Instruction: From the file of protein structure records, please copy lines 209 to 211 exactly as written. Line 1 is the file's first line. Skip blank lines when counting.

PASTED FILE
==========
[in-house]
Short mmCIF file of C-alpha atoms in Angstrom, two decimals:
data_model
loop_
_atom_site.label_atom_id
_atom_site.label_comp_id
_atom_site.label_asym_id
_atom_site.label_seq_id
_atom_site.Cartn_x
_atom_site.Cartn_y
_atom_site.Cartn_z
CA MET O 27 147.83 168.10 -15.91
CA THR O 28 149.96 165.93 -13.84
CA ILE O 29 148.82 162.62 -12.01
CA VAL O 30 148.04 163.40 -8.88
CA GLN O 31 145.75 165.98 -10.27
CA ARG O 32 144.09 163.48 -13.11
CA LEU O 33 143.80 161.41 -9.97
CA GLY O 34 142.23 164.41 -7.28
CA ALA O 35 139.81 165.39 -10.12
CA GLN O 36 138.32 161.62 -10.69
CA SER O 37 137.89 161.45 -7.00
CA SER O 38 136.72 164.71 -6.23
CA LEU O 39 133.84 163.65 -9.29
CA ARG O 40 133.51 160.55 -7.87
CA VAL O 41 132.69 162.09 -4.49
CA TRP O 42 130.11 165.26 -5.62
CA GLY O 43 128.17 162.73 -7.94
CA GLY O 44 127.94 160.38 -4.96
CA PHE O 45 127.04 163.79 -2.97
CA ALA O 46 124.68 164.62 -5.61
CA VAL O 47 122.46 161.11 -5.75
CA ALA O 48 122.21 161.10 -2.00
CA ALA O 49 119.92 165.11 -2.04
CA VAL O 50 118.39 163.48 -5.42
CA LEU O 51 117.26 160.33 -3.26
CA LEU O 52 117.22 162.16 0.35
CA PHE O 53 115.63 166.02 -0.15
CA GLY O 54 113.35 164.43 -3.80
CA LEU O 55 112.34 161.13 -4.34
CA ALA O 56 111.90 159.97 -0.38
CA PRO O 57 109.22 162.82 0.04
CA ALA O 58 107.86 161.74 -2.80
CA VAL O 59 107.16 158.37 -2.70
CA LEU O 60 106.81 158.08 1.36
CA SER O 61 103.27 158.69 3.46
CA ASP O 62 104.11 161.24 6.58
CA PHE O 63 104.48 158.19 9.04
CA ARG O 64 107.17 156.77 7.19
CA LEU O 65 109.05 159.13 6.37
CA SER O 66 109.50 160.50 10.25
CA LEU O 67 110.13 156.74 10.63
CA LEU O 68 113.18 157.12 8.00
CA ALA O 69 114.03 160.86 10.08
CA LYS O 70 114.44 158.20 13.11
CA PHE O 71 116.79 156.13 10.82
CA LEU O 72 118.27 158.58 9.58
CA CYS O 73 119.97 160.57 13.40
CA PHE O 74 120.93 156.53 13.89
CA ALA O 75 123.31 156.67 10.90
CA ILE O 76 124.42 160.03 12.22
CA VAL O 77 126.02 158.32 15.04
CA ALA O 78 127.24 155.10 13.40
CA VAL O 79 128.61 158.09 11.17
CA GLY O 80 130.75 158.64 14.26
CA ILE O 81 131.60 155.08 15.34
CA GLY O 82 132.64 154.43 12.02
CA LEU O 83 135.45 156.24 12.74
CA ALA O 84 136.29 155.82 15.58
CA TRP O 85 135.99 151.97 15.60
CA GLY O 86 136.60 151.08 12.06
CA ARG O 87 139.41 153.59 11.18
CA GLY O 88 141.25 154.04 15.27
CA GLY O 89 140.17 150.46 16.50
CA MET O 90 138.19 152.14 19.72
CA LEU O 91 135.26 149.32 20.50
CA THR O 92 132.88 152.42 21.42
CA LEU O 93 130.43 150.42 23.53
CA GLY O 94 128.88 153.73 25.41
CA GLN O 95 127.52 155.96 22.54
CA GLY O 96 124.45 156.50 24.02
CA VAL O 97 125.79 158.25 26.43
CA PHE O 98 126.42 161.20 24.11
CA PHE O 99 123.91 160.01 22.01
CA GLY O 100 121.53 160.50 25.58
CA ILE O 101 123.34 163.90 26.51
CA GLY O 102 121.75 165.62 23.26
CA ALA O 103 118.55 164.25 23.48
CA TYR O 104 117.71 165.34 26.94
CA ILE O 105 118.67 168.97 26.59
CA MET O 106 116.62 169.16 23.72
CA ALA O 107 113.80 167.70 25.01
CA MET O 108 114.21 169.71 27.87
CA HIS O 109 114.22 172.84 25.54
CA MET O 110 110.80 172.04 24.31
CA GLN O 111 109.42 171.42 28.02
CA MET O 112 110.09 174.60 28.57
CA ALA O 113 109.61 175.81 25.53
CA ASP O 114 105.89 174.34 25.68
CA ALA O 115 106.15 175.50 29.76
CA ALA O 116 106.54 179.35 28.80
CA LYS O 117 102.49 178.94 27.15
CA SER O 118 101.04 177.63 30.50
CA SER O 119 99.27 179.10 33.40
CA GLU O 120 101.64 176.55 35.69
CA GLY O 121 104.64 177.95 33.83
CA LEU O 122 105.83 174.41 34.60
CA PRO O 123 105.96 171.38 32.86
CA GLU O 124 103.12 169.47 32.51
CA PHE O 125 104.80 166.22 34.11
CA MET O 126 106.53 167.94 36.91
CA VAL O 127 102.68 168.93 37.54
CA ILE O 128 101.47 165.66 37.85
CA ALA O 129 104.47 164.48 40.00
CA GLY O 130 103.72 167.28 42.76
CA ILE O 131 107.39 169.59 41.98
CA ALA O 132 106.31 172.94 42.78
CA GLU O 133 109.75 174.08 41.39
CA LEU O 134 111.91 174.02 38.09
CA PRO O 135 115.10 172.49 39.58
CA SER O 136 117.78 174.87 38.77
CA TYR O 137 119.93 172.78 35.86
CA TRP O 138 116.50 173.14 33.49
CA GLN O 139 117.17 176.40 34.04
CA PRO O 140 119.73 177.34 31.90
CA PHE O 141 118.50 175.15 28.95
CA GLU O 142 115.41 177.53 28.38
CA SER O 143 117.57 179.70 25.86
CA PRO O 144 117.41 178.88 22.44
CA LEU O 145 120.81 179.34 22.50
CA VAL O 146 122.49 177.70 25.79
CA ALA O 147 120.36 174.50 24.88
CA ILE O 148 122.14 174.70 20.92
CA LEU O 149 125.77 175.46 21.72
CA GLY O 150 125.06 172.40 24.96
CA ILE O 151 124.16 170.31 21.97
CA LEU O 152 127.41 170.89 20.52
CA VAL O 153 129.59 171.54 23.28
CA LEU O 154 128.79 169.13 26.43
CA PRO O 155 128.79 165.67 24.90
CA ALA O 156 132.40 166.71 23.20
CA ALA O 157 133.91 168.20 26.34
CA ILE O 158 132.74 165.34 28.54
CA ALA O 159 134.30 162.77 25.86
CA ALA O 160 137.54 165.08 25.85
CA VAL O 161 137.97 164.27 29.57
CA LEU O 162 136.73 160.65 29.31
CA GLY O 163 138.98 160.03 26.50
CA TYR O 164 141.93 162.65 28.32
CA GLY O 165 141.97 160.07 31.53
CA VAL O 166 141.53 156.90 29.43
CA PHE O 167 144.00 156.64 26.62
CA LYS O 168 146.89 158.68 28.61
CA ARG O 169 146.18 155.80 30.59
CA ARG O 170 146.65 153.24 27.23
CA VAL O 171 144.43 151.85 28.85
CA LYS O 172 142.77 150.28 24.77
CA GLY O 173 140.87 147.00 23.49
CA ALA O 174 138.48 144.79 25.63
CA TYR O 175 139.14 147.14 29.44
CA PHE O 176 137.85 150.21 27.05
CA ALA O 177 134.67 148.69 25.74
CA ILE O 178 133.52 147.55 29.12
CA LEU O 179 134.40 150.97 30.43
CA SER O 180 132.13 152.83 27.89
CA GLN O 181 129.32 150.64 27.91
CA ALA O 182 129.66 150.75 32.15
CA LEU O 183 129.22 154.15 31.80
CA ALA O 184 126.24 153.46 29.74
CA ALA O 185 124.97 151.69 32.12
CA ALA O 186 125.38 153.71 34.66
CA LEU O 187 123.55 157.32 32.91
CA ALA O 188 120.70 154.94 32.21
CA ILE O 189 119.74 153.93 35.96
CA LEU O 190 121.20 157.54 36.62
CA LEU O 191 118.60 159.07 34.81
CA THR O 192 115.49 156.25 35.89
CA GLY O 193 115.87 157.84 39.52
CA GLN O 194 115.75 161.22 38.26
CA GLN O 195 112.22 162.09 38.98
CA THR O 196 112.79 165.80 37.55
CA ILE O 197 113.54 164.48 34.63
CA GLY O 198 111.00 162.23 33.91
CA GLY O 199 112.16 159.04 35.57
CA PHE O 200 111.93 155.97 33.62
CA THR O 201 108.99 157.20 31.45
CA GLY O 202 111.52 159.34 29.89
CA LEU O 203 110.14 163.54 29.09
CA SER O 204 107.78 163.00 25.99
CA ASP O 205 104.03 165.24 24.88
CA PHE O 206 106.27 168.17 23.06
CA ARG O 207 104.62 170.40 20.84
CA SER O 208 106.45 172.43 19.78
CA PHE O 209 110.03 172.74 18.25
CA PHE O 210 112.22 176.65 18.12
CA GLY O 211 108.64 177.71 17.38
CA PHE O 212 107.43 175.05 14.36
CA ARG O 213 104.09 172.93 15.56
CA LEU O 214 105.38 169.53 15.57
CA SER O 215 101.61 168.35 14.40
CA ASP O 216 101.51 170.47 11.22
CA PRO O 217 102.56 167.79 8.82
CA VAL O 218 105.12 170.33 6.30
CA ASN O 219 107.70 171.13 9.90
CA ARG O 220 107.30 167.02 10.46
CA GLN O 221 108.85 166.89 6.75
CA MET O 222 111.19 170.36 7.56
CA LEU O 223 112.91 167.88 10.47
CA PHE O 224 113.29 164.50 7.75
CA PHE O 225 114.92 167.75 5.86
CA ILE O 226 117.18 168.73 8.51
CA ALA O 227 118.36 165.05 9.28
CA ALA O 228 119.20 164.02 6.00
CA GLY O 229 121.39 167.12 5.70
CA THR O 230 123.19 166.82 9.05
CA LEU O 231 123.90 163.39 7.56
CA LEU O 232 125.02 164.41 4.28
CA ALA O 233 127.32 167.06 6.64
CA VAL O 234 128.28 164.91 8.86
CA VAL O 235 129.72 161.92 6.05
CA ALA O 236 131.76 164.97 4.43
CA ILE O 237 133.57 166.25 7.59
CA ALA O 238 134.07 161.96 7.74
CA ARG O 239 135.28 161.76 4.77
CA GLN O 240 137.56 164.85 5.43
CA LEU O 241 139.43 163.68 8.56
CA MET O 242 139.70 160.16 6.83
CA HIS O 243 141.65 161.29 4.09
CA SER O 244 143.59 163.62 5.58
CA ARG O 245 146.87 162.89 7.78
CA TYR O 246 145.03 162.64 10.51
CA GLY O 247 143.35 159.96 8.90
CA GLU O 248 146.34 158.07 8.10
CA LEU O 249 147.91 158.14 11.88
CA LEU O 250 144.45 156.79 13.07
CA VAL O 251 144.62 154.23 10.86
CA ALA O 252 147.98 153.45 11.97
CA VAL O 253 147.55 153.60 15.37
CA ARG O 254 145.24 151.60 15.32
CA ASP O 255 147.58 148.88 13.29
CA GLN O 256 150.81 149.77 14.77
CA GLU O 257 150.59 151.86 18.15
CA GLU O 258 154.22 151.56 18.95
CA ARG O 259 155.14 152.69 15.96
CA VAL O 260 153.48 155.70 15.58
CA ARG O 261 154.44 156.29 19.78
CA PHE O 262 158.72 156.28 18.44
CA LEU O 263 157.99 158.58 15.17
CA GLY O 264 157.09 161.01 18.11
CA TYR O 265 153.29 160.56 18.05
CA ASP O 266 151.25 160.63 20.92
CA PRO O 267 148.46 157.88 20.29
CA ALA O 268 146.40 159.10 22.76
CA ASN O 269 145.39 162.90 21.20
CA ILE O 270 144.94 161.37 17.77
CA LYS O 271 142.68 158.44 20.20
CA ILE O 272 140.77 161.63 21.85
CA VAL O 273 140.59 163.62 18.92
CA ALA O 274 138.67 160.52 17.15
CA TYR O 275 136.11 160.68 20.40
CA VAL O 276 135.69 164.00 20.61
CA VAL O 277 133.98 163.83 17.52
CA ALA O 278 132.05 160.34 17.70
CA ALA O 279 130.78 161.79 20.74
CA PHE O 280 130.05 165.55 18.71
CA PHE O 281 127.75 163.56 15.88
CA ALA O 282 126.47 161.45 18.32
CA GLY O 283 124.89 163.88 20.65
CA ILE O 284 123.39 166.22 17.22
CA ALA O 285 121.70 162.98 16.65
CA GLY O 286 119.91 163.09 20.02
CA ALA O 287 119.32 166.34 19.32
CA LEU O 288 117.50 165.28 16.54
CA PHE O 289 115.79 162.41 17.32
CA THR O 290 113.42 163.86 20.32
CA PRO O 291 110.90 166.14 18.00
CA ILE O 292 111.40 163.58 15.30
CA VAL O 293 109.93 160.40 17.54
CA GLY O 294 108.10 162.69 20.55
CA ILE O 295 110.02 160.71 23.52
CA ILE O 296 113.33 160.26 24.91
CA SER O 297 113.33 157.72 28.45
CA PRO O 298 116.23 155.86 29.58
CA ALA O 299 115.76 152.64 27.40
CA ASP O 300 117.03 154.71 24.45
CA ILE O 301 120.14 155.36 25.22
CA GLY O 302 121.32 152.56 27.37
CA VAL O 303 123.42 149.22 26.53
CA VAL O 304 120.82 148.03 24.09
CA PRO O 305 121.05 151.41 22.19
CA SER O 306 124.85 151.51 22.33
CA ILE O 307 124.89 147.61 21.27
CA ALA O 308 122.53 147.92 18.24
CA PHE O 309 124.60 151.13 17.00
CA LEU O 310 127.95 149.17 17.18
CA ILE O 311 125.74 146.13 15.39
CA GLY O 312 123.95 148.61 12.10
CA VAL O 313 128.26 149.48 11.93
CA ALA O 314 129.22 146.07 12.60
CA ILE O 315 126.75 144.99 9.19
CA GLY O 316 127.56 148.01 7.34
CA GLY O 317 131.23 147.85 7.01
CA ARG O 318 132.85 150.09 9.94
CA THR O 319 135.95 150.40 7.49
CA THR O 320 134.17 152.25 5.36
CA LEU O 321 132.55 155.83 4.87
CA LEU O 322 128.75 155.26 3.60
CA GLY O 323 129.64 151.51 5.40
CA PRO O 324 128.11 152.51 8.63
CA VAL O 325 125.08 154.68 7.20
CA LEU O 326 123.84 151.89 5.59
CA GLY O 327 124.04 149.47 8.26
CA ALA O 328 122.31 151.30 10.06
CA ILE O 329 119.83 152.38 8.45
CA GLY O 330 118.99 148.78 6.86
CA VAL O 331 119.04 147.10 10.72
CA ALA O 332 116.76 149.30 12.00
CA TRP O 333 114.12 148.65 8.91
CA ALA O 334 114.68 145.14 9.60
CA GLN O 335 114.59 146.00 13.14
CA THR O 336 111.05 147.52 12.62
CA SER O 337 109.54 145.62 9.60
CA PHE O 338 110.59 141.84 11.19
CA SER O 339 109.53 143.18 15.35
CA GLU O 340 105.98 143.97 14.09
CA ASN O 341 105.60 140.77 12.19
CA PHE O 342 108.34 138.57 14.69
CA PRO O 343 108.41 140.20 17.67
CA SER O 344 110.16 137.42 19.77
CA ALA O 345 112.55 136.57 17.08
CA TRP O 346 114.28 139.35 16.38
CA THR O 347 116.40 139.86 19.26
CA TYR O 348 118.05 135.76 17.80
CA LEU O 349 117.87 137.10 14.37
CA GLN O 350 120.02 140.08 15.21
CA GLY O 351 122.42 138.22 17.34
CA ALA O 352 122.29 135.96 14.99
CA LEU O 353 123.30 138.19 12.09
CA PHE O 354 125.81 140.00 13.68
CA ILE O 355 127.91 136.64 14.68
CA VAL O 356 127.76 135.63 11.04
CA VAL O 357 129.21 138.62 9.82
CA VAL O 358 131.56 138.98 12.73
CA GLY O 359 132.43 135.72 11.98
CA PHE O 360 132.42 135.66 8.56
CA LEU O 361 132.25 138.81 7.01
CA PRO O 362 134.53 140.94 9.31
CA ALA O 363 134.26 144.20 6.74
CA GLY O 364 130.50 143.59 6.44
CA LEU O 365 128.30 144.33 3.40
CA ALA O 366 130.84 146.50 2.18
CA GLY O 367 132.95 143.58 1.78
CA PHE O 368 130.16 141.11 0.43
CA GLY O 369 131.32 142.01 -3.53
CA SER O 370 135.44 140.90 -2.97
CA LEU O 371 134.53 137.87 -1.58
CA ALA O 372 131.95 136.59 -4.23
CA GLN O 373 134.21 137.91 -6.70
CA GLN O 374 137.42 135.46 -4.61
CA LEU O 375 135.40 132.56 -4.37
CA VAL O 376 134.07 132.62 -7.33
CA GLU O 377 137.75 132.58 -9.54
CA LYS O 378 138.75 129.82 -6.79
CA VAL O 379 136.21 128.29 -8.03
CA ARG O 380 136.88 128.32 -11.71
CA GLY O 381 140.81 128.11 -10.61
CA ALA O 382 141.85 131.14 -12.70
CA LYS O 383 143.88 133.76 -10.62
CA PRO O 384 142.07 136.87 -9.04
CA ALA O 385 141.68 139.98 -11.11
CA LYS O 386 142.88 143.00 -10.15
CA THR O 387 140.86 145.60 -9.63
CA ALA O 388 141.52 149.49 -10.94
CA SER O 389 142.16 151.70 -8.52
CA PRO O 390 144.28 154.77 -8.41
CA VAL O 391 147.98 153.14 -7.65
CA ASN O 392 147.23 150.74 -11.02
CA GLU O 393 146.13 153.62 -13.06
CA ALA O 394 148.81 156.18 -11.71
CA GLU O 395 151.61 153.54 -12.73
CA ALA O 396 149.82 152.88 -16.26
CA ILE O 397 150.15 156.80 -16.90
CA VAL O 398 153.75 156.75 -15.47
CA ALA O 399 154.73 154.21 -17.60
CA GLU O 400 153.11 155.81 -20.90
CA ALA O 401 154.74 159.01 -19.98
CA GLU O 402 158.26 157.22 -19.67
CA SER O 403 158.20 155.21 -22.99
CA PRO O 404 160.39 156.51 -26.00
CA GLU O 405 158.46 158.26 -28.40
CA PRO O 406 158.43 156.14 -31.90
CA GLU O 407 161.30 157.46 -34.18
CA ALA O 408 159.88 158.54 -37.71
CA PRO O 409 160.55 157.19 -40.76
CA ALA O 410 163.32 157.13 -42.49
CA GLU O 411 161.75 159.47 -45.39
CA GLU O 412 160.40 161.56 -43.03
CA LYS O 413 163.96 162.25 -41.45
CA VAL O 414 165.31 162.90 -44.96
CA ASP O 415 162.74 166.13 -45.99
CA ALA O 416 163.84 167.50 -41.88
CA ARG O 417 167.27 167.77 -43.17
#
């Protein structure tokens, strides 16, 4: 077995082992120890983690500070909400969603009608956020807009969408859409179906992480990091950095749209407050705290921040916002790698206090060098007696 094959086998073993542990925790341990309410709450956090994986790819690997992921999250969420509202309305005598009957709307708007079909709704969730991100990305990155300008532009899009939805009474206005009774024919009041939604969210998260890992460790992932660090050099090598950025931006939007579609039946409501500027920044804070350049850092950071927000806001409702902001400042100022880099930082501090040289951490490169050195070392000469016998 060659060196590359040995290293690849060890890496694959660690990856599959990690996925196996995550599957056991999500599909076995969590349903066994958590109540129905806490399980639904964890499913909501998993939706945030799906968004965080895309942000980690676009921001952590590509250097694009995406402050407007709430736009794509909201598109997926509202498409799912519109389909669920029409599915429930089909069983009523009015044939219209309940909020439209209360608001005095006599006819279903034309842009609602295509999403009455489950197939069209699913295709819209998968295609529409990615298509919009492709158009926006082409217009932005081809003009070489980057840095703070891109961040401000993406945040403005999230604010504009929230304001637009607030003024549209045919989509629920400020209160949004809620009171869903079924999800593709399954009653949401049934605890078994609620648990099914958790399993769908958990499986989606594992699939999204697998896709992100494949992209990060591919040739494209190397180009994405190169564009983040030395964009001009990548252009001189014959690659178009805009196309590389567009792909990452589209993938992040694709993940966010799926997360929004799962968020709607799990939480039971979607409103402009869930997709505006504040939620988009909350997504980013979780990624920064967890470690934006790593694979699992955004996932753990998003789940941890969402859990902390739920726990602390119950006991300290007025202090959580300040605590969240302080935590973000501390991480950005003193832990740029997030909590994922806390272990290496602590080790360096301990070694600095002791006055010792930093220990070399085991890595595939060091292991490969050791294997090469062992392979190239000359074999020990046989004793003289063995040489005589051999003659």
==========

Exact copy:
CA PHE O 224 113.29 164.50 7.75
CA PHE O 225 114.92 167.75 5.86
CA ILE O 226 117.18 168.73 8.51